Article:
micah holmquist's irregular thoughts and links
Welcome to the musings and notes of a Cadillac, Michigan based writer named Micah Holmquist, who is bothered by his own sarcasm.
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Tuesday, September 02, 2003
Writing this cornucopia of links
When plotting today’s post, I planned to mention how 40 seconds before the first track of the first disc of David Cross' Shut Up, You Fucking Baby (SubPop, 2002) there is a wonderful Cross riff on the homoerotic nature of clothes that are popular in fraternities.
With that in mind, I was then going to point out that Run Ronnie Run! (Troy Miller, 2002), a movie that is based on a character from Mr. Show, a sketch comedy show created by Cross and Bob Odenkirk, is coming out on DVD on September 16, while Odenkirk's directorial debut Melvin Goes to Dinner (2003) will do the same two months to the day later. After doing that, I was going to point out how sad it is that these guys are not better known with better distributed work.
But then, as fate would have it, I did some web surfing and found some more to write about, which I would have done if not for something that I will disclose later, like the asteroid that probably won't hit this planet in 2014. Part of me can't help but wonder if what this planet needs is a good asteroid hit. Then there is this well-meaning but unlikely to be effective call for "cell phone etiquette." Even if the piece was widely read, I doubt many would follow the advice since I suspect that cell phones are a status symbol and when you are taking a call on a cell phone in a public place most people, consciously or unconsciously, are saying to the world, "I am important! So important that anything that needs to be conveyed to me is more important than your ability to avoid hearing me talking more loudly than I would to someone I was actually in the physical presence of!" It is a human desire that can only be quenched by cell phones but oh what the cavemen would have given for it.
In unrelated news from today, CNN writes:
Israel declared "all-out war" against Hamas Monday and said it is freezing diplomatic relations with the Palestinian Authority unless the Palestinian leadership takes "tangible steps to deal with infrastructures of terror."If was writing about this, I'd make a joke about how it looks like the Road Map is close to being torn up because Israel is mad, whereas Israel killing 13 of its Arab citizens a little less than three years ago -just one small part of what sociologist Baruch Kimmerling has persuasively argued amounts to Ariel Sharon's campaign of "politicide"- is not a big deal.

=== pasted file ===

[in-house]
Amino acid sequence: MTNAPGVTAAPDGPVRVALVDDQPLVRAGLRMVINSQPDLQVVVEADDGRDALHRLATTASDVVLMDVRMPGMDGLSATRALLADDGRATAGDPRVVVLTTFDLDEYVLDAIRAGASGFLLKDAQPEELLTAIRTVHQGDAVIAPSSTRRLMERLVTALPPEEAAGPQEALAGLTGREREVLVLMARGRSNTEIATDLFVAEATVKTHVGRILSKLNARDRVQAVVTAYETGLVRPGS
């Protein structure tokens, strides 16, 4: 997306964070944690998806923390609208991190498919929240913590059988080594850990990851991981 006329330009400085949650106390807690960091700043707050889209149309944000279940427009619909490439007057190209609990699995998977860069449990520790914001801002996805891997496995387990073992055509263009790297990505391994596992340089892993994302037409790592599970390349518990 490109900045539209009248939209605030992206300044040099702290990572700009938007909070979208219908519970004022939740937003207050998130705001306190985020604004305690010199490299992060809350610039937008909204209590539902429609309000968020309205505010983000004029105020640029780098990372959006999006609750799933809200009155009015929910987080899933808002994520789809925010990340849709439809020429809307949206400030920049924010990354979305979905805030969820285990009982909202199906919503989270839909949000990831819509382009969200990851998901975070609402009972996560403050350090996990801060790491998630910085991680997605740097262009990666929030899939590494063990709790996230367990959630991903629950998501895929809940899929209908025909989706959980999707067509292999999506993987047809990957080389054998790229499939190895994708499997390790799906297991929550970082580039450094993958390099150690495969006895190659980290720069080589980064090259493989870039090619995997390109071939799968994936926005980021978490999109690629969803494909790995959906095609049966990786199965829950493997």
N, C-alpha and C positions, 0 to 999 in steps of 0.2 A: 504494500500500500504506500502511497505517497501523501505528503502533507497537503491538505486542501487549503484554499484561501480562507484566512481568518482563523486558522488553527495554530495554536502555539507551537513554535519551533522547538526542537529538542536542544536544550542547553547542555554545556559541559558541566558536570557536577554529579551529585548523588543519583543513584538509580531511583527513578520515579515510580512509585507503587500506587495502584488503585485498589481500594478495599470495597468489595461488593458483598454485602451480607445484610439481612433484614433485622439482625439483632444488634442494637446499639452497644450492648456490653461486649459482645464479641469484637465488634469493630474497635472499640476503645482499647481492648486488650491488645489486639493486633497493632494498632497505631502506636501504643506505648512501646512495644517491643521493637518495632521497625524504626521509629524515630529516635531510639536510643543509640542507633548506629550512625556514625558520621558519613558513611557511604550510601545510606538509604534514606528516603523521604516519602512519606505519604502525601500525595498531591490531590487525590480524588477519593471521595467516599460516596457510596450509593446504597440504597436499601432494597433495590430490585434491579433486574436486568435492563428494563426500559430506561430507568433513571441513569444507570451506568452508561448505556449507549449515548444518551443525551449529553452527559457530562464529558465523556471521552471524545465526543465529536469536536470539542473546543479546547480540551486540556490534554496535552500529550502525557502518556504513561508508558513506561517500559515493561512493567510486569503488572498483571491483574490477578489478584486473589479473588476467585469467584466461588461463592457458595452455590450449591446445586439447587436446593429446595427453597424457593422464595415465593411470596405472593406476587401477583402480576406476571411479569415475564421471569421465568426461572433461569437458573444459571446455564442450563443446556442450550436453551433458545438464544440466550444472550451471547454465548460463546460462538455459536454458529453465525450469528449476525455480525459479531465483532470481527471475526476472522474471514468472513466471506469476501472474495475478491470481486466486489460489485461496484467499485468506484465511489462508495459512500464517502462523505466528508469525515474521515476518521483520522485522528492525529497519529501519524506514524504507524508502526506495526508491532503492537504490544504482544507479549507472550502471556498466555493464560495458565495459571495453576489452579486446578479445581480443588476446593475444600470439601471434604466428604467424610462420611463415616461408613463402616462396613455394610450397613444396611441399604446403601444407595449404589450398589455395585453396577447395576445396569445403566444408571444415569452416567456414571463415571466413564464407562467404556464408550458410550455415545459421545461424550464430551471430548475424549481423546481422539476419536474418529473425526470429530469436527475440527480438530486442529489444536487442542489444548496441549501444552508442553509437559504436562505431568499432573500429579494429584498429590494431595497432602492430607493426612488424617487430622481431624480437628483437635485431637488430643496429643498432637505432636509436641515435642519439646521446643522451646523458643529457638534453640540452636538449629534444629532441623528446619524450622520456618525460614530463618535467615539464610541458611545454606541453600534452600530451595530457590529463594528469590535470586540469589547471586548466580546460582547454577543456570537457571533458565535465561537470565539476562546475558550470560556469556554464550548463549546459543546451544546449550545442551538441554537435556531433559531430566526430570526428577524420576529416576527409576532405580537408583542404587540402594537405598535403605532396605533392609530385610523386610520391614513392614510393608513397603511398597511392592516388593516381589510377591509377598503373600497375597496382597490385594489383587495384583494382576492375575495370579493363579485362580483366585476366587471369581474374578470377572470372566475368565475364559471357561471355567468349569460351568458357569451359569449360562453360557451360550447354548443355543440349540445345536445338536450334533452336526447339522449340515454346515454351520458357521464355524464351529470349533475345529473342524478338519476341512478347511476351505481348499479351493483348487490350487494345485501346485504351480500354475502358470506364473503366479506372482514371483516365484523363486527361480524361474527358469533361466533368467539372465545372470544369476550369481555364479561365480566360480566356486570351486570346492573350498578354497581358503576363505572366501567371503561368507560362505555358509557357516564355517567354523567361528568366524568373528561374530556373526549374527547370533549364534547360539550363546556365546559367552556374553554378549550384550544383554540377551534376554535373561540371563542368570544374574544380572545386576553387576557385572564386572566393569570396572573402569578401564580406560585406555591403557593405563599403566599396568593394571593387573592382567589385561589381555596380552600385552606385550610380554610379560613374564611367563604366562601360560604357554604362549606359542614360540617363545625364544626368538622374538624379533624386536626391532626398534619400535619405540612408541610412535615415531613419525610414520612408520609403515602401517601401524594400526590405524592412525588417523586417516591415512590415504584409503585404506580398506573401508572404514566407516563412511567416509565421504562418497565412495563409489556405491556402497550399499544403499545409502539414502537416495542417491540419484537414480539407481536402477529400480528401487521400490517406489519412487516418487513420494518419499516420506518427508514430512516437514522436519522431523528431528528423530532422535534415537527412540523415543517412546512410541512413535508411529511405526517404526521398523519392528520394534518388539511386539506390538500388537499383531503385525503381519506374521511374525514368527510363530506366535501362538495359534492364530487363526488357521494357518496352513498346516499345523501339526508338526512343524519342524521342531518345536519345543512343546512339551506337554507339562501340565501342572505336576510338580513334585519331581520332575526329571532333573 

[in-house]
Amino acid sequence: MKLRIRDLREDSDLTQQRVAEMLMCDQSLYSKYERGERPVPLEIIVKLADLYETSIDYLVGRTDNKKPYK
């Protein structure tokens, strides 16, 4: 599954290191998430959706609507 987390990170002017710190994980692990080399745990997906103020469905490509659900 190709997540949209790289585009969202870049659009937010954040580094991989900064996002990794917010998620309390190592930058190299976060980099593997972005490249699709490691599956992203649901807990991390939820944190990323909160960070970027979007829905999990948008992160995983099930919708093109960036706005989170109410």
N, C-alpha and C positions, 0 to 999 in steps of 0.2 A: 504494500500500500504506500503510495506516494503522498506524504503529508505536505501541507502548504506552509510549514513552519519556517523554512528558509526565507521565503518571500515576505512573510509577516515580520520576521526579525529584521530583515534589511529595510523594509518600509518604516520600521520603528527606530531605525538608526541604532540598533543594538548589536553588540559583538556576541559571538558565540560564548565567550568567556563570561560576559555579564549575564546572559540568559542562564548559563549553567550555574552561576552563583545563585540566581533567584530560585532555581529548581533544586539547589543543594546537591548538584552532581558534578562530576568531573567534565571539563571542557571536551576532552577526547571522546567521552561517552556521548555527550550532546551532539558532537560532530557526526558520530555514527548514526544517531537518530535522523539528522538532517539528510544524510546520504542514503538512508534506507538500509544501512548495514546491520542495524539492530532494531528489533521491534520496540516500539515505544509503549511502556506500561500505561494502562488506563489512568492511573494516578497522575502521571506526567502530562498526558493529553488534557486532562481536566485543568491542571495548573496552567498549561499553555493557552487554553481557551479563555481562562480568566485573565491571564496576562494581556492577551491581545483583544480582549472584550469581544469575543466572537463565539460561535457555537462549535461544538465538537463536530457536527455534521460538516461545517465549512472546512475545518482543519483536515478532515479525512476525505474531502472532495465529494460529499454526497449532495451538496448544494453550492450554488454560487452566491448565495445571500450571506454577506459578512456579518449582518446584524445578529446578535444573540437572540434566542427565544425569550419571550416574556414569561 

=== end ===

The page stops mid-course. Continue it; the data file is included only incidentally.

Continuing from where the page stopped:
Next I would joke about how the U.S. of A. has made Afghanistan all wonderful and stuff while protecting Uncle Sam's many offspring before pointing to a Boston Globe report by Bryan Bender about how the U.S. appears willing to deal with North Korea, a charter member of the "Axis of Evil." Then it would be time to laugh at Colbert I. King of The Washington Post for thinking that it is even possible that the Bush Administration was honest about Iraq.
After that I would point out that what Josh Marshall identifies as the "revisionism" of the Bush Administration is in fact the logical outcome of the "first draft" of history after the September 11, 2001 terrorist attacks where it was identified that "war" had been declared on the U.S. by "the terrorists" as opposed to just a particular group of terrorists. Doing so would be a good set-up for noting the self-justifying framework of the "war on terror."
Finally, if I were doing all of this, I would scornfully chortle in response to Paul Richter's Los Angeles Times report from Sunday and today's Washington Post report by Peter Slevin about how other countries aren't eager to pay for the occupation of Iraq. "Imagine that," I might write, "governments who didn't support the U.S. taking over Iraq don't want to share the financial burden of that conquest. What will those nutty places think of next?"
I would have written all those things if it wasn't for the news that former Michigan State football player Brian Ottney passed away yesterday at the age of 23. Perhaps it isn't admirable that I can laugh at problems in faraway places but feel sad when someone who entertained me died at a very early age.
As I thought about this my mind turned to Andrew Cockburn's article on modern day slavery in the September 2003 National Geographic. It is an excellent but very somber piece that implicitly points out that today's slavery is not an aberration from the most advanced economic structures, but rather part of it.
Doing a bit of searching, I come up with Ronnie Greene's Miami Herald story from yesterday about brutal conditions, including slavery, on some Florida farms. On a somewhat hopeful note, I did come up with a BBC story from Saturday by Jan Rocha on the freeing of slaves in Brazil:
In Brazil, government inspectors from the Ministry of Labour have freed 849 workers being held in conditions of slavery on a coffee farm near Barreiras in the state of Bahia."Freedom" is of course nothing other than what it is commonly agreed upon to be, but any decent definition could not be inclusive of the outright buying and selling of other humans, a fact that, the more I think about it, makes slavery stand out to me amongst all of the possible issues I could concern myself with.
Or at least it should. I can't justify that I don't do more on this issue as, while I may be skeptical of utopian dreams, I do know that slavery is incompatible with either utopia or the desire for it. And when each of us allows the duty of alleviating slavery to fall to the mechanisms of state, we show Michael Hardt and Antonio Negri's light and joyful to the point of being giddy call in Empire (Harvard University Press, 2000) for opponents of their titular object to end "big government" to be, at best, a long step removed from reality.